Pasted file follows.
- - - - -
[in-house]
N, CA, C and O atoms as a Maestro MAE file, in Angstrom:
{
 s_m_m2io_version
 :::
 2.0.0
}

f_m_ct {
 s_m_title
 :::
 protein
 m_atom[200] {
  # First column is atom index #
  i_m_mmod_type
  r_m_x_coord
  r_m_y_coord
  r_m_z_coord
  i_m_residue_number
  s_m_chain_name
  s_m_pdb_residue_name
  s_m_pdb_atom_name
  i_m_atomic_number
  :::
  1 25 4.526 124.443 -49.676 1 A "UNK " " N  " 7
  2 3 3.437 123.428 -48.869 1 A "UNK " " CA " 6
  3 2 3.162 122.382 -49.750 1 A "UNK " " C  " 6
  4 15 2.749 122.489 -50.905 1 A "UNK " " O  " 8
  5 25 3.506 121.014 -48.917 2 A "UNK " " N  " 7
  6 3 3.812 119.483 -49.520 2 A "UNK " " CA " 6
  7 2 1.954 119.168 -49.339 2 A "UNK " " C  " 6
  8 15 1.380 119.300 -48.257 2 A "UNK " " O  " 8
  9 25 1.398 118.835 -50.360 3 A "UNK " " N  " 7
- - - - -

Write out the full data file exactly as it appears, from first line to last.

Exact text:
[in-house]
N, CA, C and O atoms as a Maestro MAE file, in Angstrom:
{
 s_m_m2io_version
 :::
 2.0.0
}

f_m_ct {
 s_m_title
 :::
 protein
 m_atom[200] {
  # First column is atom index #
  i_m_mmod_type
  r_m_x_coord
  r_m_y_coord
  r_m_z_coord
  i_m_residue_number
  s_m_chain_name
  s_m_pdb_residue_name
  s_m_pdb_atom_name
  i_m_atomic_number
  :::
  1 25 4.526 124.443 -49.676 1 A "UNK " " N  " 7
  2 3 3.437 123.428 -48.869 1 A "UNK " " CA " 6
  3 2 3.162 122.382 -49.750 1 A "UNK " " C  " 6
  4 15 2.749 122.489 -50.905 1 A "UNK " " O  " 8
  5 25 3.506 121.014 -48.917 2 A "UNK " " N  " 7
  6 3 3.812 119.483 -49.520 2 A "UNK " " CA " 6
  7 2 1.954 119.168 -49.339 2 A "UNK " " C  " 6
  8 15 1.380 119.300 -48.257 2 A "UNK " " O  " 8
  9 25 1.398 118.835 -50.360 3 A "UNK " " N  " 7